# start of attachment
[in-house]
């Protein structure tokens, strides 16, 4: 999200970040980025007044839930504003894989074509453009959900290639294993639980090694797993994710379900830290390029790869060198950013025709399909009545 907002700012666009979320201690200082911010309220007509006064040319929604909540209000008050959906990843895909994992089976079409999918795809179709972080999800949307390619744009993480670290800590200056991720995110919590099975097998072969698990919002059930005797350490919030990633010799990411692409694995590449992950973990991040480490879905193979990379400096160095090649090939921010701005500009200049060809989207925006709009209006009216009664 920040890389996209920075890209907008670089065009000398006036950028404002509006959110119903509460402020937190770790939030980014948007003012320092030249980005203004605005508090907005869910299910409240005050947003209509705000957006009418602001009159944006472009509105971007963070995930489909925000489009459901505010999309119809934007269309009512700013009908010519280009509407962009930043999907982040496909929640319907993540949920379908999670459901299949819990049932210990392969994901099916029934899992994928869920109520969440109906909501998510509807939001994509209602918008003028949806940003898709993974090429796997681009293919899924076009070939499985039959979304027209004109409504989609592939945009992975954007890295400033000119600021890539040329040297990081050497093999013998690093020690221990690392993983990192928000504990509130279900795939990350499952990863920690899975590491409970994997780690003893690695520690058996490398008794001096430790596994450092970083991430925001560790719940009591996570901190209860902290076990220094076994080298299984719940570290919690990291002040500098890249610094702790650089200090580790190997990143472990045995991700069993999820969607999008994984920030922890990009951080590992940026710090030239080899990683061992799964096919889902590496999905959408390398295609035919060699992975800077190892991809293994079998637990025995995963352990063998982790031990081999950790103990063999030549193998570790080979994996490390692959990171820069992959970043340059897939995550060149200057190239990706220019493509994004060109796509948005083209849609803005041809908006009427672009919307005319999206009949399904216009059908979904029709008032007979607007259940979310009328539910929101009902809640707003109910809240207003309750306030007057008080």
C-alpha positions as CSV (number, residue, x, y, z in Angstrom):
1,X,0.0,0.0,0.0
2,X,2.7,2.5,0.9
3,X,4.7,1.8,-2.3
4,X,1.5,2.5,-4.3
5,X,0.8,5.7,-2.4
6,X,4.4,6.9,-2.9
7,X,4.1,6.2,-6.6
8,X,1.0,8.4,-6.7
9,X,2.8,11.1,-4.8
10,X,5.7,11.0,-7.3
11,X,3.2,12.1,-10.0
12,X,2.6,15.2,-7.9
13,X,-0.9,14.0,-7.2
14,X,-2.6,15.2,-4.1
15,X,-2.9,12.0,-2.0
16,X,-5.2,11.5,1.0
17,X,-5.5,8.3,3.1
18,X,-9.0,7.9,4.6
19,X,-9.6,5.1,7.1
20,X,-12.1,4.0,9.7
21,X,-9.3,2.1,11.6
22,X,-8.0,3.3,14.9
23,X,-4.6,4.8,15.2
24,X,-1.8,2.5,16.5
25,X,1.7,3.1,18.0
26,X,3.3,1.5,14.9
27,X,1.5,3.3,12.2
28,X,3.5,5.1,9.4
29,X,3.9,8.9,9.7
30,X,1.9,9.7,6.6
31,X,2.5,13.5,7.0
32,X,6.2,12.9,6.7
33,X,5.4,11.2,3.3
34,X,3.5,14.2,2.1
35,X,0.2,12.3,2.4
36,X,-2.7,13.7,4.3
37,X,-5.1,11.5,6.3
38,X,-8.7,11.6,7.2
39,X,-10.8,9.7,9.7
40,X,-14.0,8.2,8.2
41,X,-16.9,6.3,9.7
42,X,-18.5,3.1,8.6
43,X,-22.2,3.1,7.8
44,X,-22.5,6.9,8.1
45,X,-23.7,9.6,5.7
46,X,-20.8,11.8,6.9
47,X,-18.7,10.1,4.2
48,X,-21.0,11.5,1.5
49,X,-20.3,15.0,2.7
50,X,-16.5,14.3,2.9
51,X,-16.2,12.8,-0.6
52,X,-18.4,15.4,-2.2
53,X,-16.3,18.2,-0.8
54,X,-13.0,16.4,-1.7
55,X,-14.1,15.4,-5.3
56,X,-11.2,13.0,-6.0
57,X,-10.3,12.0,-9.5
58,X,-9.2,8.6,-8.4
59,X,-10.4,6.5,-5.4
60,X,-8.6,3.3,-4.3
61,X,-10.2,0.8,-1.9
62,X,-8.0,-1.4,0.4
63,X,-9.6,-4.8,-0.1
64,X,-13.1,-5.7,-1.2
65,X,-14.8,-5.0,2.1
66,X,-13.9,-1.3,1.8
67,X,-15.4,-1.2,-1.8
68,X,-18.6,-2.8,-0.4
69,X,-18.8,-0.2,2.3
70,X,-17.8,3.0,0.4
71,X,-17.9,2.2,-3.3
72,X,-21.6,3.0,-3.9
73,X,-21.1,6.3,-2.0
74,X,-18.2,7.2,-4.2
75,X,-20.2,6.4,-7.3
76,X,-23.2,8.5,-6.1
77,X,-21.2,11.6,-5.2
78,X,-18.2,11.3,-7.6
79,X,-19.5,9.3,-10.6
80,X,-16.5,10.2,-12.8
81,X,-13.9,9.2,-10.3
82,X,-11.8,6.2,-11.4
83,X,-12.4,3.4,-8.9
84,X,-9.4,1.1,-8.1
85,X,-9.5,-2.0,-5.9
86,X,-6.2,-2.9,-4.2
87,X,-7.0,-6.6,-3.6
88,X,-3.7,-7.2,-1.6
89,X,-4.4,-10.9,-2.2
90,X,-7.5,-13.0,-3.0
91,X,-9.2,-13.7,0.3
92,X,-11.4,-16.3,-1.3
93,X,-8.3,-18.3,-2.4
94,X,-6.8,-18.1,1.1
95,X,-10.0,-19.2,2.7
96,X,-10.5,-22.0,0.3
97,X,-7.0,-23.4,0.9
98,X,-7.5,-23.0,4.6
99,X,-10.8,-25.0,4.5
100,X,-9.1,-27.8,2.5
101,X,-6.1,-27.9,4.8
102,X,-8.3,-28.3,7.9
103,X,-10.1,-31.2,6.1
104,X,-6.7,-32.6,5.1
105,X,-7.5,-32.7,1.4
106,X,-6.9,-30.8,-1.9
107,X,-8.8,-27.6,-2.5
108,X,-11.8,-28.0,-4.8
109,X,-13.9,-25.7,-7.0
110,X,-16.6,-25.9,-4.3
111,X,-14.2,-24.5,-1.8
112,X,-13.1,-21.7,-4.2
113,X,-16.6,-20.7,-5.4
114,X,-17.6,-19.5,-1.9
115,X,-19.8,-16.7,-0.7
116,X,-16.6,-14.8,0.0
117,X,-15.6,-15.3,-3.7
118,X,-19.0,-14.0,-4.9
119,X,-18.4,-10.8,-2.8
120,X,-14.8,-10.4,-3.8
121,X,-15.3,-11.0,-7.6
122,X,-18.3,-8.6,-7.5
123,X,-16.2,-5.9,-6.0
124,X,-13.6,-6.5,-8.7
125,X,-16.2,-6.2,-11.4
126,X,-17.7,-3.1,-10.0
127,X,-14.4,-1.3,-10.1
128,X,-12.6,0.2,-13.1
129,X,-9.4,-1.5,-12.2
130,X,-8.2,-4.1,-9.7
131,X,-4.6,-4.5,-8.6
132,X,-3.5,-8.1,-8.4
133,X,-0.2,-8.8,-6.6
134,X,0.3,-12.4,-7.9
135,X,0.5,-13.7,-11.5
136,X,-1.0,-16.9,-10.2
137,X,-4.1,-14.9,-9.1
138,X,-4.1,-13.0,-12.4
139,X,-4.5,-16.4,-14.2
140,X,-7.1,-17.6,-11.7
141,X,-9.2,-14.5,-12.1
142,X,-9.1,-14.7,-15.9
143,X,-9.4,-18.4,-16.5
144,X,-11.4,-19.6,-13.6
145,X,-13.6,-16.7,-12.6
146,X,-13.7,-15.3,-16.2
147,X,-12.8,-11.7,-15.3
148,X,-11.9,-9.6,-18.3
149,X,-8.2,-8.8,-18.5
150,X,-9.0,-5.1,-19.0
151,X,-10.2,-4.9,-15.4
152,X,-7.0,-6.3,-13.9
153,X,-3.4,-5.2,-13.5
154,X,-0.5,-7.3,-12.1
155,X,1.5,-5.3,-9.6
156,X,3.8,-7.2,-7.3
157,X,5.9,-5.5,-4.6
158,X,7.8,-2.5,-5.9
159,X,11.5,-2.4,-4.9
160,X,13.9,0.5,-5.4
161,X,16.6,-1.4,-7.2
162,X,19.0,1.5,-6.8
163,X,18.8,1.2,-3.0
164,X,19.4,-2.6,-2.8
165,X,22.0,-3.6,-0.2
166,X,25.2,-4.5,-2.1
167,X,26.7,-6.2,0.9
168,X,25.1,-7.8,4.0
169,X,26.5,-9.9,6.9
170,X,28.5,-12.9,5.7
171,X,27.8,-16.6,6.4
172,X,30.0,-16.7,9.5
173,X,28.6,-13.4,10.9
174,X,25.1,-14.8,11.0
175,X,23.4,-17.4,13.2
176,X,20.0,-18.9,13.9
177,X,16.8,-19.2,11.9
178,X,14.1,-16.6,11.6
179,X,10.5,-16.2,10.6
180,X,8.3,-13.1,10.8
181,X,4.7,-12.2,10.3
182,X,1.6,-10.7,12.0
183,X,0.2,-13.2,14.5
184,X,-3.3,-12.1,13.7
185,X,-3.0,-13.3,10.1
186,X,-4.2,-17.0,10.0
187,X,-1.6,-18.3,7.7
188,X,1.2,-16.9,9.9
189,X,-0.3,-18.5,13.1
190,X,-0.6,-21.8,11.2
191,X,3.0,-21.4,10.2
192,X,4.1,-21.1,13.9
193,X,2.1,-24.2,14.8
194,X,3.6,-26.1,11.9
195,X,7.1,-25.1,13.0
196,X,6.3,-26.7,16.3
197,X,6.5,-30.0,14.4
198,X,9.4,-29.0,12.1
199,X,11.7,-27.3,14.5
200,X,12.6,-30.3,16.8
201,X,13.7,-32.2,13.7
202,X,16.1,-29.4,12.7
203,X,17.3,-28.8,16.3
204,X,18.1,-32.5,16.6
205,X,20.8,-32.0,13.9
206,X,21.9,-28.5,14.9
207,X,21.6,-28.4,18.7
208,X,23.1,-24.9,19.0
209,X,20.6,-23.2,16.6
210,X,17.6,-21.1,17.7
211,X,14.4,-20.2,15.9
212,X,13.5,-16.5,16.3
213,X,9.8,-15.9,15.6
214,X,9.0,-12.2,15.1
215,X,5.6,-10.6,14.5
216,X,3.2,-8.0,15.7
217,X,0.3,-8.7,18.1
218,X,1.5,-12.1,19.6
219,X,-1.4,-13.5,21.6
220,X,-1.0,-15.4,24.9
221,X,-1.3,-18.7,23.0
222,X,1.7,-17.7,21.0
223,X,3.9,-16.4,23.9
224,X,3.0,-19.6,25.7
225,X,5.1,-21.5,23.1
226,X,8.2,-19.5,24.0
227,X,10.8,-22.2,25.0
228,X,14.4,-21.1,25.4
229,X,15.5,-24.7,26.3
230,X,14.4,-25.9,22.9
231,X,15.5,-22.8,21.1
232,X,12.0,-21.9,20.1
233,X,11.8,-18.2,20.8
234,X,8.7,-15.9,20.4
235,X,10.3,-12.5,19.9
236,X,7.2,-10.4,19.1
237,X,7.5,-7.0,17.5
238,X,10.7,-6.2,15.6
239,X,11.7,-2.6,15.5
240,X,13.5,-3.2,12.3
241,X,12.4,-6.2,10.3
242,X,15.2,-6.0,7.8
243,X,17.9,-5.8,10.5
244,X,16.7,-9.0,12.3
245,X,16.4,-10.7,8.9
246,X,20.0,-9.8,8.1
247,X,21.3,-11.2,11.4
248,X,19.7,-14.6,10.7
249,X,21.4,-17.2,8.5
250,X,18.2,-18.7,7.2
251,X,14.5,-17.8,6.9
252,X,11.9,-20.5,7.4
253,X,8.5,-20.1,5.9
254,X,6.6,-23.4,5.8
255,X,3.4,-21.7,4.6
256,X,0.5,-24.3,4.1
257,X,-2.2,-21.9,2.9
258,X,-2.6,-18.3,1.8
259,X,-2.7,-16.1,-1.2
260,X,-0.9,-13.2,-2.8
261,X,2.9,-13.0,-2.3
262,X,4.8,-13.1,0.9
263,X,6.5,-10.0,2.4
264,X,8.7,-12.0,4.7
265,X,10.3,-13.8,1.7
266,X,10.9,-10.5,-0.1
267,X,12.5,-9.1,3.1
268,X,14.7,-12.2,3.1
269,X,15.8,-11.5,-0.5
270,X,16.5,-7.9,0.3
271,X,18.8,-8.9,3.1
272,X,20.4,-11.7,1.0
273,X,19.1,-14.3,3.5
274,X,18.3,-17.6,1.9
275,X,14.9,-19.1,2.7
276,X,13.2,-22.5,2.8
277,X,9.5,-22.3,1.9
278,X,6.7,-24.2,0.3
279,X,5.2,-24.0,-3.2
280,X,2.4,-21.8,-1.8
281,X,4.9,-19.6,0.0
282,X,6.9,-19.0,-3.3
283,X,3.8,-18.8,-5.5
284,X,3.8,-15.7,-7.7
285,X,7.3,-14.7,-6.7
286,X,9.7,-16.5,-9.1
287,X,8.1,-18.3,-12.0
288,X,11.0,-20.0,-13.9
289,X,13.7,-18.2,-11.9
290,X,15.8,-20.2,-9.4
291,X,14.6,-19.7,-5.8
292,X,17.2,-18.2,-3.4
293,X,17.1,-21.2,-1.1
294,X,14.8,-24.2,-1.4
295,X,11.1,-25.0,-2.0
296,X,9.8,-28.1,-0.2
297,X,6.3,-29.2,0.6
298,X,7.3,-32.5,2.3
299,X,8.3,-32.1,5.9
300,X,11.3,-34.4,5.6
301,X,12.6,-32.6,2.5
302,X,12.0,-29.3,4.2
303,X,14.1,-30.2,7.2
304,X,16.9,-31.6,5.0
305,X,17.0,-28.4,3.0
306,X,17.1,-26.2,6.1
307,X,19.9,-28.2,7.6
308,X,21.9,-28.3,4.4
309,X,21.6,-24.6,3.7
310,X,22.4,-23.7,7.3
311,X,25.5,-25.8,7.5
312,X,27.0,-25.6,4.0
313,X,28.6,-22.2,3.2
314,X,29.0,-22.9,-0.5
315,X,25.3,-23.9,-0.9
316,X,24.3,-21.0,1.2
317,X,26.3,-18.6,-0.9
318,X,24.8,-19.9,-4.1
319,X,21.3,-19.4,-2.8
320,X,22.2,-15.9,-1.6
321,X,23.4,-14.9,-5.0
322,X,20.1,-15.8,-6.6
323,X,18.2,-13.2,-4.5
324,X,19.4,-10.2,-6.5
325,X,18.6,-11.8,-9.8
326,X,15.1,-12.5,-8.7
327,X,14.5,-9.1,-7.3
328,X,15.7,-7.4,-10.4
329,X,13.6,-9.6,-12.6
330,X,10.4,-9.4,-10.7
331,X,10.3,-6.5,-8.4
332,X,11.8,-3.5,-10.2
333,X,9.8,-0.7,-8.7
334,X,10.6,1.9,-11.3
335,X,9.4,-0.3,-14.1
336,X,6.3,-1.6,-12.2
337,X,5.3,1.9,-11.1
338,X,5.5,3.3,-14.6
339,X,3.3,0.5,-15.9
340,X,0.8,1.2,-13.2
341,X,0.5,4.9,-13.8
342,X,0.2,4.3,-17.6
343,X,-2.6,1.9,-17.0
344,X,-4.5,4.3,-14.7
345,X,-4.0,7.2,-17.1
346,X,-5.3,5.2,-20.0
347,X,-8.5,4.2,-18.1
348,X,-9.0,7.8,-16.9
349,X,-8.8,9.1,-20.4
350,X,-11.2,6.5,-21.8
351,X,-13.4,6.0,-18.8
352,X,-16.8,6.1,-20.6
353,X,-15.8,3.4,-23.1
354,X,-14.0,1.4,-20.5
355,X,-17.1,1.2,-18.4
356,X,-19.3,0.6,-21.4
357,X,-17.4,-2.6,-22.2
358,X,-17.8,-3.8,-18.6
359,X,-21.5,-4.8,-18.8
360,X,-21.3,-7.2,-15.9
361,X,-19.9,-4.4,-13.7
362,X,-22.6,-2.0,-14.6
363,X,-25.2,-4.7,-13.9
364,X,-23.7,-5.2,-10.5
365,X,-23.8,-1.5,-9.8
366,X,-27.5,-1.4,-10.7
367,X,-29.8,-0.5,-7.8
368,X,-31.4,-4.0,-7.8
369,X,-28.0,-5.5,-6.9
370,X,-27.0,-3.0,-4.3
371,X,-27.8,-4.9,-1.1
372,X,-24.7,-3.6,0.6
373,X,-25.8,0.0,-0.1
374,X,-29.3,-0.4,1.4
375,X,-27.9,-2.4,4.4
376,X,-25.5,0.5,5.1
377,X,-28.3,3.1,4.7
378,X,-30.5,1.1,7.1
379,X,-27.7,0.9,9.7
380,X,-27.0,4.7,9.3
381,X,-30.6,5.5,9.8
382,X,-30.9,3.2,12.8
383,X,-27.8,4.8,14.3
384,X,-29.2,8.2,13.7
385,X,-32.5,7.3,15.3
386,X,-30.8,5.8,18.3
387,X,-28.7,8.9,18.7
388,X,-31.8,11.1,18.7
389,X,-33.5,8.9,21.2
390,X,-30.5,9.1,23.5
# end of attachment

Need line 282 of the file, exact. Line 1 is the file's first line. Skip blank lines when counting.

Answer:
279,X,5.2,-24.0,-3.2